CONTACT: JENNIFER BROWN
Iowa City IA 52242
(319) 335-9917; fax(319) 384-4638
Release: May 25, 2001
UI researcher uses statistical analysis to improve staff scheduling for
IOWA CITY, Iowa -- A nationwide decline in the number of people training
to become anesthesiologists, operating room nurses, surgical technicians,
and nurse anesthetists has made it more difficult for hospitals to hire operating-room
staff. At the same time, hospitals are also facing reduced reimbursement,
compared to costs, for perioperative services. These two problems pose serious
challenges for hospitals providing perioperative care.
According to UI Health Care researcher, Franklin Dexter, M.D., Ph.D., UI
associate professor of anesthesia and director of the department's division
of management consulting, both problems can be addressed by increasing productivity
in the operating room.
"It is important to minimize downtime by scheduling staff hours to coincide
with when there are patients to treat," Dexter said. "But you also
want to minimize the number of hours staff have to work when they weren't
scheduled to be there, which results in higher costs."
Dexter explained that in the latter situation, the costs are both direct,
in the form of overtime payments, and indirect, in the form of frustration
on the part of staff and surgeons at having to work late in the day, which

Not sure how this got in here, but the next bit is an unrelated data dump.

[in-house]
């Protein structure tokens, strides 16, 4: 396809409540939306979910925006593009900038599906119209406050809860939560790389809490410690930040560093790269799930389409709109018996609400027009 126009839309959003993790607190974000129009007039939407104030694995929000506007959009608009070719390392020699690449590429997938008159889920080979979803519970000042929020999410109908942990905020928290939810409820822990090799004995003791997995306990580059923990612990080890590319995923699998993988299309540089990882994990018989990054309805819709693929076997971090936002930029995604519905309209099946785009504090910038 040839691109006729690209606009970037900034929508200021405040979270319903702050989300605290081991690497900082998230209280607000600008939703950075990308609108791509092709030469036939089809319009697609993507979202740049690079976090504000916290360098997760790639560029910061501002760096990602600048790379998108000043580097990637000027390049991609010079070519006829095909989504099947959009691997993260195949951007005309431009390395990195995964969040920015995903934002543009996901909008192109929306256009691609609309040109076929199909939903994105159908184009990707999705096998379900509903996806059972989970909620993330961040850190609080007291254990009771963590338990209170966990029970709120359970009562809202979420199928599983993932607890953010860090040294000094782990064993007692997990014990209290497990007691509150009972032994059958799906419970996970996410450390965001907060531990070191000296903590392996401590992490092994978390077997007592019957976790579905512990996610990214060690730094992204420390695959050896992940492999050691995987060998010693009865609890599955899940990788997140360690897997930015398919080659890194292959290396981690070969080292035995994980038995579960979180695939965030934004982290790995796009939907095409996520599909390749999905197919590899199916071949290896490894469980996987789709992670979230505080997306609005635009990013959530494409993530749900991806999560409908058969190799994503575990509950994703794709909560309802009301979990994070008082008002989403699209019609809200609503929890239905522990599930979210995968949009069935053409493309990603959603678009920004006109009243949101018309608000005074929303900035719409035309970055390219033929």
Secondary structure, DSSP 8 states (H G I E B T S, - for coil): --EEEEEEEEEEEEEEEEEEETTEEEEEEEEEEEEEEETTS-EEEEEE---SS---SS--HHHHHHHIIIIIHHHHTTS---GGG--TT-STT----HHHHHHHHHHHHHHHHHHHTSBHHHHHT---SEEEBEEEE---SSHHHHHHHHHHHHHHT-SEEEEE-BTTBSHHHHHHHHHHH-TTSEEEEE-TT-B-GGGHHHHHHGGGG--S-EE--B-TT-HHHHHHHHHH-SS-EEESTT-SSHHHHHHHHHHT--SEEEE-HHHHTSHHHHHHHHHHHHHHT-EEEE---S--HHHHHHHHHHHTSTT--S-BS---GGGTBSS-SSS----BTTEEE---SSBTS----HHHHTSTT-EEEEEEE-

can result in difficulties with recruitment and retention. Likewise, patients
have longer waiting times on the day of surgery.
Over the past few years, Dexter and his colleagues have developed a number
of computer algorithms for finding solutions to these kinds of staffing problems.
The computer program can generate and evaluate millions of possible solutions
A request from a large health care system to generate optimal operating room
staffing solutions for nine different, independent surgical suites, provided
the researchers with an opportunity to test the statistical analysis methods.
The suites included trauma centers, community-based hospitals doing mostly
elective surgery with some urgent cases, and ambulatory surgery centers. The
suites ranged in size from two to 17 operating rooms.
Dexter and his colleagues assessed weekday staffing at the nine surgical
suites using two years' worth of operating room data on case duration and
staffing levels. The results of the study appear in the June issue of the
journal Anesthesia and Analgesia.
"We knew that the computer algorithms would generate the optimal solution
for maximizing productivity," Dexter said. "But our question was
whether they would perform significantly better than the solutions arrived
at by the operating-room managers based on their experience."
In fact, the software package generated staffing schedules that increased
productivity and decreased costs compared to those used by the managers in
eight of the nine suites by an overall average of 19 percent. Only the smallest
suite, with two operating rooms, was being staffed as efficiently as possible.
"We had hypothesized that for that surgical suite the human solution